The Emergence of Engagement


“Data-Driven Thinking” is written by members of the media community and contains fresh ideas on the digital revolution in media.

Dan Grigorovici is CEO at AdMobius.

If brands and agencies are ever expected to invest significant dollars in mobile then it’s time for the industry to get serious about measurement. While it’s true that progress has been made in this area, most of the energy has been misspent by prioritizing the same metrics as online – namely clicks. By focusing on clicks alone the industry does itself an incredible disservice.

Smartphones are highly interactive devices. Instead of clicks, engagement should be the metric of choice. From watching a video to making a call or downloading an app, there are many different ways that users can engage with ads and each of these ways should be leveraged and measured.

In its recent report, “Digital Ad Engagement: An Industry Overview and Reconceptualization,” the IAB defined three types of engagement: ad engagement, content engagement and audience engagement.  Focusing on ad engagement, as the IAB suggests, the first key to engaging a user is making the content of the advertisement relevant to your audience. Don’t show ads for a lawn mower to someone living in a Manhattan apartment. If the ads aren’t relevant you won’t have anything to measure – clicks or otherwise. While this may seem like advertising 101, it’s amazing how many still believe that you can’t target audiences on mobile. The truth is that not only does audience segmentation exist on mobile, but it’s rapidly improving and may soon exceed capabilities found online.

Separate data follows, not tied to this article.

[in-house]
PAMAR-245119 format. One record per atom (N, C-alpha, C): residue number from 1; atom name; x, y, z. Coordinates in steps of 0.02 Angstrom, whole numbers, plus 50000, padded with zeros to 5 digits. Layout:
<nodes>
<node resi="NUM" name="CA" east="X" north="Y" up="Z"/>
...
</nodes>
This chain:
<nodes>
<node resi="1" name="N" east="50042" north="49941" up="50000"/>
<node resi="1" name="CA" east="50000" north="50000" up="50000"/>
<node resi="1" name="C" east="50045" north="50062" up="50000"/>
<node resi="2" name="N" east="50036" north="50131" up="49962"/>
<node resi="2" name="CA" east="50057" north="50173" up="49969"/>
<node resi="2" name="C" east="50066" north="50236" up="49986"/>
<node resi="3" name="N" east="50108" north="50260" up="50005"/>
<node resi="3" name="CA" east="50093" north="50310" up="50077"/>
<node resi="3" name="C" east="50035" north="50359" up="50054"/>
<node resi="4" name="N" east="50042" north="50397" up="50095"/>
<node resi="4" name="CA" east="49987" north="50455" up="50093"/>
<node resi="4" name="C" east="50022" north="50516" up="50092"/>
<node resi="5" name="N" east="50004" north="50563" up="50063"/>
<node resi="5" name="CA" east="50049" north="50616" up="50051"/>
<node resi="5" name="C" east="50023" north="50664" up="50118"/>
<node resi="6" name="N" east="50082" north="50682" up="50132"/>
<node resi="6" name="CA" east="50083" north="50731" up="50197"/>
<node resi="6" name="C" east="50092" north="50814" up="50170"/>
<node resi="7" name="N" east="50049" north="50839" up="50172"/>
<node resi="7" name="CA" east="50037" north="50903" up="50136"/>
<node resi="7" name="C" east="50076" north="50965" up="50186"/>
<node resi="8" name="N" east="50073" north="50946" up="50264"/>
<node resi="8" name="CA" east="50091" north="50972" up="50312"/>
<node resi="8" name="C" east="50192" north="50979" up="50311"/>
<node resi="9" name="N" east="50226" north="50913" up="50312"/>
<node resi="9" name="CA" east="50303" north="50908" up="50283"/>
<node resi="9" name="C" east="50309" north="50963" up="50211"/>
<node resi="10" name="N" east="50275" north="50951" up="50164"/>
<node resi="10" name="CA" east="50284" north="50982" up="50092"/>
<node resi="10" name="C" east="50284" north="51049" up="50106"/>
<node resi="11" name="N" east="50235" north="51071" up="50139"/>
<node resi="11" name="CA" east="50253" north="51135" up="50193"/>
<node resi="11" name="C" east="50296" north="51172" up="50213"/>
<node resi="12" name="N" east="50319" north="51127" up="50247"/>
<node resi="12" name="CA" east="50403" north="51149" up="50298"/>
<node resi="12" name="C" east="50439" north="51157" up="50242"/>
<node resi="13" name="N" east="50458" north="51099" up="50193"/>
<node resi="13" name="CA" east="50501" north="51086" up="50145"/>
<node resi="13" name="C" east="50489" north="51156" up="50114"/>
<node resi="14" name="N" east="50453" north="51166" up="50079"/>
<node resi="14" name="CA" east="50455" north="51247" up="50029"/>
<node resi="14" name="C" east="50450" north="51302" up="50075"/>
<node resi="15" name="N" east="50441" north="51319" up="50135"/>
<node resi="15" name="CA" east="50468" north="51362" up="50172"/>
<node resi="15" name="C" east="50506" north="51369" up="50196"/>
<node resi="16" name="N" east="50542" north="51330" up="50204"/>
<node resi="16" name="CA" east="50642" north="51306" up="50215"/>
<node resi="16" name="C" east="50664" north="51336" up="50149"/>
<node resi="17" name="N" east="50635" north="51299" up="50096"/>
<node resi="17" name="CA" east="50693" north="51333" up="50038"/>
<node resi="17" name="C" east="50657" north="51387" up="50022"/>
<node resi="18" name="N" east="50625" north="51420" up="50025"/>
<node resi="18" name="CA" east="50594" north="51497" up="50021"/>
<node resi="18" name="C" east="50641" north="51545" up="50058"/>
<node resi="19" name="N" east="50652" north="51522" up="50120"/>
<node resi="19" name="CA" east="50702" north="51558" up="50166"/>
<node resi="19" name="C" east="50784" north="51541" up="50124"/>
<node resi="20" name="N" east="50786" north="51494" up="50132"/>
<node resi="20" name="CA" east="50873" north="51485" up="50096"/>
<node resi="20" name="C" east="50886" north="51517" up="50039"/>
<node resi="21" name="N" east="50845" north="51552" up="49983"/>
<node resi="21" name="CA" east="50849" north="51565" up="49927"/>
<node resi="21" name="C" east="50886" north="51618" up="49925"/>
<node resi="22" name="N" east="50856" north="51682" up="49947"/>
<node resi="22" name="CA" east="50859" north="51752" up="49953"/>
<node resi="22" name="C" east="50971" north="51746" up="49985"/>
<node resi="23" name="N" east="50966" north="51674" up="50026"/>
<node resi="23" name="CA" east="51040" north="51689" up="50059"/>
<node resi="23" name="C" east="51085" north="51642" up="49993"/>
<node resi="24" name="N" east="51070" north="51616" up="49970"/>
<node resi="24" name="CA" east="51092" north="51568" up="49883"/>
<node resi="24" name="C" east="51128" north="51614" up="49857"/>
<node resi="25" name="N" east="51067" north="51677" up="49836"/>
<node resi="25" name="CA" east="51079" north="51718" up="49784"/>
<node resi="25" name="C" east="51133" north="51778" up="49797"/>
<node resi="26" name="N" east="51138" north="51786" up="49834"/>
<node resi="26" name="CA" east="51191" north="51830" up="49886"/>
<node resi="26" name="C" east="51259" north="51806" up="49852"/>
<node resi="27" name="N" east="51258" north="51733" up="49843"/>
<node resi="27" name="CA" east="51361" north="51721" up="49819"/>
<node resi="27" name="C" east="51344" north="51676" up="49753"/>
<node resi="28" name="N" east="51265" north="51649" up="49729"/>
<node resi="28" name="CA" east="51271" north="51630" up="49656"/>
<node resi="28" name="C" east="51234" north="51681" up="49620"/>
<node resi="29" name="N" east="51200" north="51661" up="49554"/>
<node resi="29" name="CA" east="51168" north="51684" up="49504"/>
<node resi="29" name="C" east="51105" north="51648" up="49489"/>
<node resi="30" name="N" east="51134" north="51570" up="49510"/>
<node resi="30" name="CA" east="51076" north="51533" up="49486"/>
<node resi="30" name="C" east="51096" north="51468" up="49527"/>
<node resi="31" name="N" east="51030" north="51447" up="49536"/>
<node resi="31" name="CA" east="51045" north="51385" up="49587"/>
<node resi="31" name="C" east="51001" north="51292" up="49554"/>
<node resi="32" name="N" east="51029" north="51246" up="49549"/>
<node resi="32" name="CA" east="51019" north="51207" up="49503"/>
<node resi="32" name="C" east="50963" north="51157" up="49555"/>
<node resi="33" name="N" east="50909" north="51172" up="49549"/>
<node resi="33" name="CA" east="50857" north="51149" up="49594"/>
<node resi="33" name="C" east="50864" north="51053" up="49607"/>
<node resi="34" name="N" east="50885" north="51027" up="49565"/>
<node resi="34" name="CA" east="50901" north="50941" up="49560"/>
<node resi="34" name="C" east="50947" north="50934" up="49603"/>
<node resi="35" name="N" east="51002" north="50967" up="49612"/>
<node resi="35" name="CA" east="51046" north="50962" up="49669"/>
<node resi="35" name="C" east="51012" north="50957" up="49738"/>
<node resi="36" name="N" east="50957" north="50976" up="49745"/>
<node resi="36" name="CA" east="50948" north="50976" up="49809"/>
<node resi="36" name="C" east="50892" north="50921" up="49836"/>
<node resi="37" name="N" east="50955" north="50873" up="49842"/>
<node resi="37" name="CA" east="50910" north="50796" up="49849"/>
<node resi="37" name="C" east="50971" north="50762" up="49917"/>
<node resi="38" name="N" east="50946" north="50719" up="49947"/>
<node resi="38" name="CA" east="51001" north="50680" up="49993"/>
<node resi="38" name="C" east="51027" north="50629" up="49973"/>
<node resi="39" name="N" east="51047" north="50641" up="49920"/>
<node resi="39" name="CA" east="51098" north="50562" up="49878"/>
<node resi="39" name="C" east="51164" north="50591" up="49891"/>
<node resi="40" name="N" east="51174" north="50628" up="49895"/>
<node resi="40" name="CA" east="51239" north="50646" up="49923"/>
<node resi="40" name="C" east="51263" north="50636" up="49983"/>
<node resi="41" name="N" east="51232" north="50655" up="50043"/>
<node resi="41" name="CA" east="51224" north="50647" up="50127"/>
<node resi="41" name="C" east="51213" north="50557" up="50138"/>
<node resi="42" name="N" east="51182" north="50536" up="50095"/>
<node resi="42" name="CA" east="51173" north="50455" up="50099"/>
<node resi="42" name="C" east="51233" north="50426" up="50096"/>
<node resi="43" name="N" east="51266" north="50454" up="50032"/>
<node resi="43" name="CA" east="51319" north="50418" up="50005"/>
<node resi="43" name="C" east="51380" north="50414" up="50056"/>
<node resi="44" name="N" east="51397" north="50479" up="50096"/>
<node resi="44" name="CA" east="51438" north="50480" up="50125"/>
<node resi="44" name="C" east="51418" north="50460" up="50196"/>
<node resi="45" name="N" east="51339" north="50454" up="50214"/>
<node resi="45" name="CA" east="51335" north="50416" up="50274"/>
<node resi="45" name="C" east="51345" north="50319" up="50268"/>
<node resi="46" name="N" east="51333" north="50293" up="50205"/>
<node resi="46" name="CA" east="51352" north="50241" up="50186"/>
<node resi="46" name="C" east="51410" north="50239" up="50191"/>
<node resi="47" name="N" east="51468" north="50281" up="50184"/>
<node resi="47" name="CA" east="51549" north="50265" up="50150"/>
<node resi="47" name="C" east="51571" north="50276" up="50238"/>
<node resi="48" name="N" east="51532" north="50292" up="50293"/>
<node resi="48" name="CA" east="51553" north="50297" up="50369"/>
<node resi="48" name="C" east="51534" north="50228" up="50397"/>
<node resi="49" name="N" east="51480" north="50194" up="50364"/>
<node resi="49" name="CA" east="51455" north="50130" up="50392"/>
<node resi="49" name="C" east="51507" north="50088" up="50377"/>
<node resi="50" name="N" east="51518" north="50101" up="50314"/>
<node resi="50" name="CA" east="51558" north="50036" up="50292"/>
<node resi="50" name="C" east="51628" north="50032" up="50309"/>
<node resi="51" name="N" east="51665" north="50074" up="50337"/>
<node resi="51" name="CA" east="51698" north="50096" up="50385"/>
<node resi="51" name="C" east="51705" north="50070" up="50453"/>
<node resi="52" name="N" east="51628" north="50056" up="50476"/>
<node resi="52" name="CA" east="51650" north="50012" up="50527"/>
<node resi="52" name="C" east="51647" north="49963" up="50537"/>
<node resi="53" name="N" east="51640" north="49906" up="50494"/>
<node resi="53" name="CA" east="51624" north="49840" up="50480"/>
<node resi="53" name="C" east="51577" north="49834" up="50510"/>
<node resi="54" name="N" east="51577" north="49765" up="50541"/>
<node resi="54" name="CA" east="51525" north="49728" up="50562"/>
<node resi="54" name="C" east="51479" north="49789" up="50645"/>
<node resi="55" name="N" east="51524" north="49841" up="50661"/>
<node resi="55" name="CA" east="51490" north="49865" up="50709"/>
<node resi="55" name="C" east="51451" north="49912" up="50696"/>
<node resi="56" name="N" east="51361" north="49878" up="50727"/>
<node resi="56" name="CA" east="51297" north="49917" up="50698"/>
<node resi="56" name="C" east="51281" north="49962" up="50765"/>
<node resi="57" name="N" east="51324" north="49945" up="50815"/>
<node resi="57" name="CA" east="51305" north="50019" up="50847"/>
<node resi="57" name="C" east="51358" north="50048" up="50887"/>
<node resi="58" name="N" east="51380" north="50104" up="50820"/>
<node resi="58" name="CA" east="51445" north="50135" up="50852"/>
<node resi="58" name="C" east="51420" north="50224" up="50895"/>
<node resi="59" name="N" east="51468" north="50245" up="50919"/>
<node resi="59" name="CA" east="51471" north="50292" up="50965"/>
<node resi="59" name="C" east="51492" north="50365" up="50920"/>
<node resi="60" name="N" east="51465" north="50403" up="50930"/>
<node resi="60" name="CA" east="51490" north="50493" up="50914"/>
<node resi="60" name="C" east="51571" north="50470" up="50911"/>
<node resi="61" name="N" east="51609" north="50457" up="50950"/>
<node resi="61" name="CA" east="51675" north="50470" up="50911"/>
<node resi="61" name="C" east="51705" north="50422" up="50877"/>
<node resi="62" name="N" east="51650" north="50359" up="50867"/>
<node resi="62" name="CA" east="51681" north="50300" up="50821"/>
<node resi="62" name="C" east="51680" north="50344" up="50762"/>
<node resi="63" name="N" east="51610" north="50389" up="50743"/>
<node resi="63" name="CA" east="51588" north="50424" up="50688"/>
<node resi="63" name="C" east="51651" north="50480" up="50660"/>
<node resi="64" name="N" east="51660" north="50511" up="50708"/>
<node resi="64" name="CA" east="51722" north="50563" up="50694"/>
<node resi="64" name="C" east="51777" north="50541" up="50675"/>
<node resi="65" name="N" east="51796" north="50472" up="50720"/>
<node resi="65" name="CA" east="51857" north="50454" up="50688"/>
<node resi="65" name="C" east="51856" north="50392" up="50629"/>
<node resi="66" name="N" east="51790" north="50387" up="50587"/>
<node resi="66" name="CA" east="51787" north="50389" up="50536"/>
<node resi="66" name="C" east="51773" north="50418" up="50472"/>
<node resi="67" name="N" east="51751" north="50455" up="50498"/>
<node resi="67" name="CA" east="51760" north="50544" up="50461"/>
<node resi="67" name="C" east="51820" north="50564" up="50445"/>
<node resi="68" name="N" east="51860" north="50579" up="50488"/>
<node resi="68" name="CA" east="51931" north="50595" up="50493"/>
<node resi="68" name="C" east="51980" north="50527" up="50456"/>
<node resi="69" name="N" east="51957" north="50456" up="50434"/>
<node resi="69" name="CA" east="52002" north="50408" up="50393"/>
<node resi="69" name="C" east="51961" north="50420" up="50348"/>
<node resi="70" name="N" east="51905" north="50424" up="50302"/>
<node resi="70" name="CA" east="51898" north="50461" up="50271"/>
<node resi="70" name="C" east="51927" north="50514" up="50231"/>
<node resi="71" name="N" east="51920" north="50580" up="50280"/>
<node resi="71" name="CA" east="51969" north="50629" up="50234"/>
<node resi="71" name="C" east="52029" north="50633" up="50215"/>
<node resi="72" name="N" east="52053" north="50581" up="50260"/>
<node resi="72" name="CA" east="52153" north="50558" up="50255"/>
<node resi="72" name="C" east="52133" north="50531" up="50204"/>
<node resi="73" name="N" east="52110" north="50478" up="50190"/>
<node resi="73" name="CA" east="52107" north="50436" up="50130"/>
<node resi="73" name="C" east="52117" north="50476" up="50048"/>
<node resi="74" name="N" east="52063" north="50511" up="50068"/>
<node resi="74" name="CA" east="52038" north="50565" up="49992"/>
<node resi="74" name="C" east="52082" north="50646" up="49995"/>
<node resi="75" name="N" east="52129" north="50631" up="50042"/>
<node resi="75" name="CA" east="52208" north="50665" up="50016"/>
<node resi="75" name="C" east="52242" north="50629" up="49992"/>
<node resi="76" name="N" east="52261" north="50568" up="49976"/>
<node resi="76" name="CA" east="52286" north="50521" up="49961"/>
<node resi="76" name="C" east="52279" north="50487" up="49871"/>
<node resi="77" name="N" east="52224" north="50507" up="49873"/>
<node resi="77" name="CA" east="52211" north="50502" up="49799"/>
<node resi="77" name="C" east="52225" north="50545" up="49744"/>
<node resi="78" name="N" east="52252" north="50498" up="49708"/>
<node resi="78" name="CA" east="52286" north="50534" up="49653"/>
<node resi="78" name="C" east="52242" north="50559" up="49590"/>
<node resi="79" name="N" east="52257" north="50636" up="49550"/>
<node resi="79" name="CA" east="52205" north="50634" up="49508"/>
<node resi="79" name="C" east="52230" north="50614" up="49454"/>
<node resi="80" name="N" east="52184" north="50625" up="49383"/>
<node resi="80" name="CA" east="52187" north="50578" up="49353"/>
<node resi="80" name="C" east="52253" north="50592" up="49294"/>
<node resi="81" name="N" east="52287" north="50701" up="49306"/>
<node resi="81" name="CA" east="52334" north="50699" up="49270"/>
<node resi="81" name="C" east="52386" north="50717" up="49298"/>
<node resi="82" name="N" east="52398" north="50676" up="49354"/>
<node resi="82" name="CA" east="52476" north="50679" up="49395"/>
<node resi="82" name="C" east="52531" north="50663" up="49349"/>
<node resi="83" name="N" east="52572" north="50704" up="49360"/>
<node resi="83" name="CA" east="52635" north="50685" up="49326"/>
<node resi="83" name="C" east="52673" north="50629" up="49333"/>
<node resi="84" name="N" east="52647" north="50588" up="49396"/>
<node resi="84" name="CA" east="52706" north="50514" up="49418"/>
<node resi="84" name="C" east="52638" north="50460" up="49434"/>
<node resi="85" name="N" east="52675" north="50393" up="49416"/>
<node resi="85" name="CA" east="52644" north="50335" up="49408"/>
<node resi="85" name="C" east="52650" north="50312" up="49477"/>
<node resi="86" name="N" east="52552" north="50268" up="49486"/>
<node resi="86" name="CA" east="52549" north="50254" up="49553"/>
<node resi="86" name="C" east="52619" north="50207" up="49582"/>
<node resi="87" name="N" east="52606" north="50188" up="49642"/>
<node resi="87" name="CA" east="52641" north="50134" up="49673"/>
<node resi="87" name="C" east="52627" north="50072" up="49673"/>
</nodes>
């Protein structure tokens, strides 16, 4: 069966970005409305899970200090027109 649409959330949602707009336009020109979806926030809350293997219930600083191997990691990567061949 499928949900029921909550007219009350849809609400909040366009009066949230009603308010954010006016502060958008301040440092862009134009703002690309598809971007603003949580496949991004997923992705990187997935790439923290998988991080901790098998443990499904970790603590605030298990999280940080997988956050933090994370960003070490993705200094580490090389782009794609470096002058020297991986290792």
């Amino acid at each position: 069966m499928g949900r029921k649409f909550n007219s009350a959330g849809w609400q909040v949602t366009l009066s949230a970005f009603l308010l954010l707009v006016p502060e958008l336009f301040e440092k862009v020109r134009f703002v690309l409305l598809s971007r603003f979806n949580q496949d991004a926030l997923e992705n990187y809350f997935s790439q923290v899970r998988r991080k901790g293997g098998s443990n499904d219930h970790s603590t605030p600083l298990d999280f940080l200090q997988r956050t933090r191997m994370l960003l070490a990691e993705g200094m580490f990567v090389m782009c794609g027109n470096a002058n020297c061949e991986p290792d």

The second key to engagement is to give your audience the right creative with which to engage. Video and rich media ads provide numerous opportunities for engagement. Using these ad formats in combination with the inherent capabilities of a smartphone (accelerometers, gps, click-to-call, etc.) enables the creation of compelling creative. Bring location data into an ad for a coffee shop to highlight nearby locations, display a scrollable image gallery to allow users to view multiple products or advertise a new car by creating a three dimensional model that users can rotate in space. The possibilities are nearly endless; it’s time to start taking advantage of them.

The last key to engagement is measurement and optimization. With all of the different points of interaction that are possible, not all of those interactions are created equal. Therefore, differing values based on the specific interaction should be assigned. For instance, in the above car advertisement example, values could be assigned in this way:

  • 1 Point: A user clicks on the ad and is taken to a landing page
  • 3 Points: A user spends 5 seconds rotating the three dimensional car model
  • 5 Points: A user activates a click-to-call link to schedule a test drive

Using a normalized, point-based measurement system, we can generate a much more meaningful understanding of how an ad campaign is performing the user’s intent. Once intent is discerned ad creative can be optimized to increase engagement and targeting criteria can be refined to reach audiences more likely to engage.

Advertisers are already warming up to ad formats that allow for the tracking of engagement. In its most recent report, Nexage claimed 19% growth per month in rich media ad impressions, adding that rich media and video ads now account for 26% of all traffic on their exchange. Look for that number to go even higher this year as more brands push their agencies to develop and optimize mobile campaigns using engagement metrics. As that number continues to grow, so, to, will mobile advertising.

Follow Dan Grigorovici (@dangrig) and AdExchanger (@adexchanger) on Twitter.

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